Now, he can cap his resume as one of the best Wildcats in history with a national championship. As a Kentucky native, Miller has been a fan favorite throughout his four years in Lexington.

    For a team that was built on enormous contributions from underclassmen, it was Miller who went 17-of-18 from the line. Miller made more clutch shots in March than he did his entire first three years combined.

    It's Miller time, ladies and gentlemen. He's earned it. Kentucky has earned it.

7. Sweet Revenge

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    Indiana beat Kentucky once. These Kentucky Wildcats made sure it wouldn't happen again.

    Darius Miller was heroic and Michael Kidd-Gilchrist dominated the paint once again, resulting in a 102-90 victory for Kentucky.

    This win showed just how far Kentucky has come in the three years under John Calipari. This team showed its versatility in this win; in previous years, if the opposing team scored 90 points, Kentucky would simply not be able to keep up.

    This year, Kentucky could win with offense, defense or anything in between. 

6. Four Straight Games with 80-Plus Points

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    Scoring was down in the Final Four, but there was hardly a lack of points in the first four games for Kentucky.

    The 2012 Kentucky Wildcats were the first team since the 1998 Kentucky Wildcats to score 80 points in four straight NCAA tournament games.

    As stated before, Kentucky didn't win on offense alone. Defense played a huge factor in its wins. Blocked and altered shots are frequent in every game thanks to Naismith Player of the Year Anthony Davis.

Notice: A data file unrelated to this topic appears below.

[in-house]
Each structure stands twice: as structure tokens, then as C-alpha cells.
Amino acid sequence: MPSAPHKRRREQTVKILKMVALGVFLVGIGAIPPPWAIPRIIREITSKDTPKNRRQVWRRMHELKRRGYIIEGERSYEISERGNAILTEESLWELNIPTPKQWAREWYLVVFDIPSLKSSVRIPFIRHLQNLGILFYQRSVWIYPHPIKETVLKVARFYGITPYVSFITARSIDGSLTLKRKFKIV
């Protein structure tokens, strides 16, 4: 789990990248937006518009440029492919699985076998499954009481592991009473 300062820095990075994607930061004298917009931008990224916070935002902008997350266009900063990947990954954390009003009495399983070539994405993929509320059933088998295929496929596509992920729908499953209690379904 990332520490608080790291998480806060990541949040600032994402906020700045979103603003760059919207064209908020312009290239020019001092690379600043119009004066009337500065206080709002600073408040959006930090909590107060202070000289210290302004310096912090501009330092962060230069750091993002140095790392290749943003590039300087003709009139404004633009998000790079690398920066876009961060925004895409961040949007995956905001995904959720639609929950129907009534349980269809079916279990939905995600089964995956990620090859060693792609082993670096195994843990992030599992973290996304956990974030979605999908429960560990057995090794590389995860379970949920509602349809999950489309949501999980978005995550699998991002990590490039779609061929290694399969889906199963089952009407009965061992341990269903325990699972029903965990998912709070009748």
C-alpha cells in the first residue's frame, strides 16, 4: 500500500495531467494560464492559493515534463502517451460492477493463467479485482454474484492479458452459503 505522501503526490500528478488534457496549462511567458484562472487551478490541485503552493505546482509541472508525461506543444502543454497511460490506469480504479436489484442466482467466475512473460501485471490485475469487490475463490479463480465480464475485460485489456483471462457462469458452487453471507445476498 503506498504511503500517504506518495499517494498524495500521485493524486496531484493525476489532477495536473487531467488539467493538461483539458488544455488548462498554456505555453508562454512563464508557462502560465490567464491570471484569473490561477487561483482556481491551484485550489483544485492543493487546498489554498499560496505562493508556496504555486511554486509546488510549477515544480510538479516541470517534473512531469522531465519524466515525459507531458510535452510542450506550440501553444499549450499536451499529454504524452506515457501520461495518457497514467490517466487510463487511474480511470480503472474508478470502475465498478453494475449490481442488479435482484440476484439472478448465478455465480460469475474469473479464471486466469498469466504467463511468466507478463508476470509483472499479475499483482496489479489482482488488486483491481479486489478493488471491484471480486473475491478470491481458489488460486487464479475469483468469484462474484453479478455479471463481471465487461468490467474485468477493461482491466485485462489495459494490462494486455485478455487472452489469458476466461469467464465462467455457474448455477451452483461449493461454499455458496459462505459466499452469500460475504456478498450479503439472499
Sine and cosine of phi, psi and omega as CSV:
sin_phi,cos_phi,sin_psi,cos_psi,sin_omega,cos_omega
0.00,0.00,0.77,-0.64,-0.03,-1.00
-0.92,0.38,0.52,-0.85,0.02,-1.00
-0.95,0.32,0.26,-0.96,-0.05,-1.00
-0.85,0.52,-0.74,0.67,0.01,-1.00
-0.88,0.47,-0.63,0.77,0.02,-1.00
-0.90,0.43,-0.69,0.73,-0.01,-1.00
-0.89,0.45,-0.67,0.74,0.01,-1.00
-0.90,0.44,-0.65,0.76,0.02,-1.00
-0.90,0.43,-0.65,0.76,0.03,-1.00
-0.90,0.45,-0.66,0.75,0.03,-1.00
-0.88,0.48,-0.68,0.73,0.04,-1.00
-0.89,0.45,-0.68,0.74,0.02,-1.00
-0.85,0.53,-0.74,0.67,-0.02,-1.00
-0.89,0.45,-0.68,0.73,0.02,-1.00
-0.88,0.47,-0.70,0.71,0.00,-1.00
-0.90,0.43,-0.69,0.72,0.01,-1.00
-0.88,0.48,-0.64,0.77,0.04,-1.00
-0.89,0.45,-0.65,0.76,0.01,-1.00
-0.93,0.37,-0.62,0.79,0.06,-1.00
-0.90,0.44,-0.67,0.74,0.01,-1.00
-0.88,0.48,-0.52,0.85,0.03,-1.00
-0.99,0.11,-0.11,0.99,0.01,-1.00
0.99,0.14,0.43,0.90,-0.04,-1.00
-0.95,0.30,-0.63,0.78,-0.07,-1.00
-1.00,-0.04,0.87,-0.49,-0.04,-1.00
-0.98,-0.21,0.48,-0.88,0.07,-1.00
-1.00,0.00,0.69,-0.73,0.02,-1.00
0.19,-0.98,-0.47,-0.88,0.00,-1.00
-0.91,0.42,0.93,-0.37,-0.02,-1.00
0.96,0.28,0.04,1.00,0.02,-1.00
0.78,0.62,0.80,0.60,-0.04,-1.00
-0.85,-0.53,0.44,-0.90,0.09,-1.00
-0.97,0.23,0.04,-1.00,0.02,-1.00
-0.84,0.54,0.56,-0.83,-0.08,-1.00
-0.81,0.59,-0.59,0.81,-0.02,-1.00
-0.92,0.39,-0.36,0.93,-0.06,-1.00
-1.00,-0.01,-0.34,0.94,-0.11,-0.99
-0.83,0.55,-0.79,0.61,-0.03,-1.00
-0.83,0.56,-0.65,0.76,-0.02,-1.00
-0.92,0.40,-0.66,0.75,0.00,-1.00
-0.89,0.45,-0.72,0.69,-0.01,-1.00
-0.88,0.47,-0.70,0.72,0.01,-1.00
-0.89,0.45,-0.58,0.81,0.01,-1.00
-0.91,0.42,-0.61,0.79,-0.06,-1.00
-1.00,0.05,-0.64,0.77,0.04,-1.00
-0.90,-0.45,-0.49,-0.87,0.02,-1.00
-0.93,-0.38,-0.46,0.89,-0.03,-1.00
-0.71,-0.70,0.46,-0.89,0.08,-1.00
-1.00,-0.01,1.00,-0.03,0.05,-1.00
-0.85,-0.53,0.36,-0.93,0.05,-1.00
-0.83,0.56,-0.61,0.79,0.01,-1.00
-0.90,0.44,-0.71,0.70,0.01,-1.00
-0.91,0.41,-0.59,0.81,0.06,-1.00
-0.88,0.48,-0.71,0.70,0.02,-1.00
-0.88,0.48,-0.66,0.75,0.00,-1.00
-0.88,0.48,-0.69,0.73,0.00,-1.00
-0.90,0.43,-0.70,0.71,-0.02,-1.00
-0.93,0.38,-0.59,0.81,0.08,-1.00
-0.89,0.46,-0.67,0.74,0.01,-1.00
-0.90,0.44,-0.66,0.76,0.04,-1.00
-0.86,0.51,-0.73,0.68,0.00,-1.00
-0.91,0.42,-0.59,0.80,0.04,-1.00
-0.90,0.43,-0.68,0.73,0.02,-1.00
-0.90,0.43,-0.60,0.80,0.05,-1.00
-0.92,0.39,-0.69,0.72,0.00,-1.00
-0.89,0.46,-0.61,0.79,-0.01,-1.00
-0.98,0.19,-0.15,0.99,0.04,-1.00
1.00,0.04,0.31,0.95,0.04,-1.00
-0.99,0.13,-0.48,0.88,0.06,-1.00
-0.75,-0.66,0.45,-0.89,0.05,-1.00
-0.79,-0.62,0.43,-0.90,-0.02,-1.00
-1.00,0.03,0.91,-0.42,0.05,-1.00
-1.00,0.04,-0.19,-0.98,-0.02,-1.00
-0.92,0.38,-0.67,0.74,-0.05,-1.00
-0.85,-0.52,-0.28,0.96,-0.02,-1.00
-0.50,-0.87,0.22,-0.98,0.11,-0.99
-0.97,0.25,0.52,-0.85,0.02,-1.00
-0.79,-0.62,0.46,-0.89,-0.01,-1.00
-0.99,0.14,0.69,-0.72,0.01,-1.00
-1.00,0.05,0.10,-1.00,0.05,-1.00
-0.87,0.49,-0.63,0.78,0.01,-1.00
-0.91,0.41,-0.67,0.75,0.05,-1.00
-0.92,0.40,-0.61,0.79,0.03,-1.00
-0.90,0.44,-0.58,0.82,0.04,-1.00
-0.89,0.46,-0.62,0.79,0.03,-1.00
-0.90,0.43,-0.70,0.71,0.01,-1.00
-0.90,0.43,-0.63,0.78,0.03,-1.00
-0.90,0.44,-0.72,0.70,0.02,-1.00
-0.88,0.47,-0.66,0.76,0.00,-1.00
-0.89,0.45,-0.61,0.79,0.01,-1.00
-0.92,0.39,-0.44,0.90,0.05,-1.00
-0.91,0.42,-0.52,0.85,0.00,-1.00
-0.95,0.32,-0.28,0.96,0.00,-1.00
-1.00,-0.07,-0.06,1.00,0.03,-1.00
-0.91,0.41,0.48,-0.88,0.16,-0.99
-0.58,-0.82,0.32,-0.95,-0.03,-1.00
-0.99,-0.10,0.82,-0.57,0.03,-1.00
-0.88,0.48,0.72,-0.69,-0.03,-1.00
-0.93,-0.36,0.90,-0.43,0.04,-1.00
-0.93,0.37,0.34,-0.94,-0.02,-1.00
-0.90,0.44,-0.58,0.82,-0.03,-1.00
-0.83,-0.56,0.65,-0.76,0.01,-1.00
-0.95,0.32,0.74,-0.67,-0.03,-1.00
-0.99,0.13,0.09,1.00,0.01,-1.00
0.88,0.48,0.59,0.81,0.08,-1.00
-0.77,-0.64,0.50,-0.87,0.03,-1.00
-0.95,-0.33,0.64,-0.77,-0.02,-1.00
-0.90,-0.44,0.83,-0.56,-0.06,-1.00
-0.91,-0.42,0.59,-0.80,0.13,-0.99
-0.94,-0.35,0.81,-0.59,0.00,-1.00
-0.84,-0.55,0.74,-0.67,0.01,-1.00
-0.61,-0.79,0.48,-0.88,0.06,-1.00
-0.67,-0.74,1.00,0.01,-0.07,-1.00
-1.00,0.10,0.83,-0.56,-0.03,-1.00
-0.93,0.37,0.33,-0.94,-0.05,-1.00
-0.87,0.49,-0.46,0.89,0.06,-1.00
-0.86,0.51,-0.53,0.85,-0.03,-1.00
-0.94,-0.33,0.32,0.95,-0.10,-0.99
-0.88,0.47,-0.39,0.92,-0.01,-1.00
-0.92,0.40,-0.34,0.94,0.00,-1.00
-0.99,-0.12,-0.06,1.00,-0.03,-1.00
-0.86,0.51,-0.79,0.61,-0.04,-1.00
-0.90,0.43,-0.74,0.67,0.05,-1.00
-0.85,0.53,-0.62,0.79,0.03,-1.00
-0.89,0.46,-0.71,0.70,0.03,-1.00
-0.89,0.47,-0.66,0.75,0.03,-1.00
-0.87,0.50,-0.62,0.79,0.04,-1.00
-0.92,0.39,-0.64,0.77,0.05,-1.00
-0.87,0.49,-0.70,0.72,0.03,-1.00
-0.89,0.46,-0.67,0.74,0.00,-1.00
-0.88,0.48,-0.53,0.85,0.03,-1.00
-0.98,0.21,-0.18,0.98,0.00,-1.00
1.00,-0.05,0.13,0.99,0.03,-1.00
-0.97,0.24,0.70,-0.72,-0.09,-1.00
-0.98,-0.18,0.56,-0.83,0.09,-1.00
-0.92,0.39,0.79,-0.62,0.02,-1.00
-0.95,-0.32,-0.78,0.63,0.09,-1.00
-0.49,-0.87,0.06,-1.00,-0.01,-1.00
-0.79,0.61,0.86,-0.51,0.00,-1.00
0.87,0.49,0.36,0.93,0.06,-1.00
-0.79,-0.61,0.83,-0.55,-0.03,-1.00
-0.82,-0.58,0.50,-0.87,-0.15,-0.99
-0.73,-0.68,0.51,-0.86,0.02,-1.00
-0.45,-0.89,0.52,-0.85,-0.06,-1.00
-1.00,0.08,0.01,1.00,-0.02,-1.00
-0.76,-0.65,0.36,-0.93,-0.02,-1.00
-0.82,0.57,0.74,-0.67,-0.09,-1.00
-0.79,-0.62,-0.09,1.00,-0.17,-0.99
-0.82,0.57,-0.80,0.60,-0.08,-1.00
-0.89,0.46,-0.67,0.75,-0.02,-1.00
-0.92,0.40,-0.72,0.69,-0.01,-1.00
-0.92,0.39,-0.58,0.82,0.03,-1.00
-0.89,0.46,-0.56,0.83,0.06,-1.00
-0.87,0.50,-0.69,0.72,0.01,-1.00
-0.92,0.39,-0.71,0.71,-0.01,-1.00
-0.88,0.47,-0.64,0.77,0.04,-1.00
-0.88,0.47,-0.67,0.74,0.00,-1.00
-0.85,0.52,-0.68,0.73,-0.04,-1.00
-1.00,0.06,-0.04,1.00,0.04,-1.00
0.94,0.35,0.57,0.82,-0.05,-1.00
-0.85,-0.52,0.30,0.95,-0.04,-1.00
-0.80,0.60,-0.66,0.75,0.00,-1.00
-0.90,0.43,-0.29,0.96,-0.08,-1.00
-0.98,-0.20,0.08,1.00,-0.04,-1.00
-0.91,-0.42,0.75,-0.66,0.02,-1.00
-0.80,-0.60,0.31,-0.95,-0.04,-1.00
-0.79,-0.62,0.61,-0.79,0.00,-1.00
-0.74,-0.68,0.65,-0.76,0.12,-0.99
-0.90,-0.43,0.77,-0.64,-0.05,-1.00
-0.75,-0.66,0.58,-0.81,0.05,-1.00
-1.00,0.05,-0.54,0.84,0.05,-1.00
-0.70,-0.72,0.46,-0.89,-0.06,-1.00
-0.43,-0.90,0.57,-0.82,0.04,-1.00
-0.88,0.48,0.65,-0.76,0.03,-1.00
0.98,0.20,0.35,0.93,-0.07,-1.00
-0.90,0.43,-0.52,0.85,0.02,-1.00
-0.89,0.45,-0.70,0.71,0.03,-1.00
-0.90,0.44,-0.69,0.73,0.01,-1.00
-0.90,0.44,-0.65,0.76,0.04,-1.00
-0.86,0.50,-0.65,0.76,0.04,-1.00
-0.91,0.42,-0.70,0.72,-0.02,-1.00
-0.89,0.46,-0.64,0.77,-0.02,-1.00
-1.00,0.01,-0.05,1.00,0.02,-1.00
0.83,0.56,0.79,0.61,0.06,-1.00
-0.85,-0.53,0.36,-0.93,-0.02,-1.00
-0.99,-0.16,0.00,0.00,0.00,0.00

5. Michael Kidd-Gilchrist Dominates Indiana and Baylor

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    Michael Kidd-Gilchrist is the heart of what Kentucky Wildcats basketball is all about. He's a great teammate. He's great on defense. He's fearless.

    Here's his stat line for his two games against Indiana and Baylor: 43 points, 15 rebounds, 14-of-25 shooting from the field and a perfect 14-of-14 from the line.

    MKG fuels the Kentucky offense and defense, and he was rightfully named the South Regional MVP.

4. Back-to-Back Final Four Appearances

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    This slide title speaks for itself, so I will throw some factoids at you.

    Since Kentucky went to the Final Four three straight years (from 1996-1998), there have been seven teams that have made the Final Four in back-to-back years: Butler, Michigan State (twice), North Carolina (twice), UCLA, Florida, Kansas and Maryland.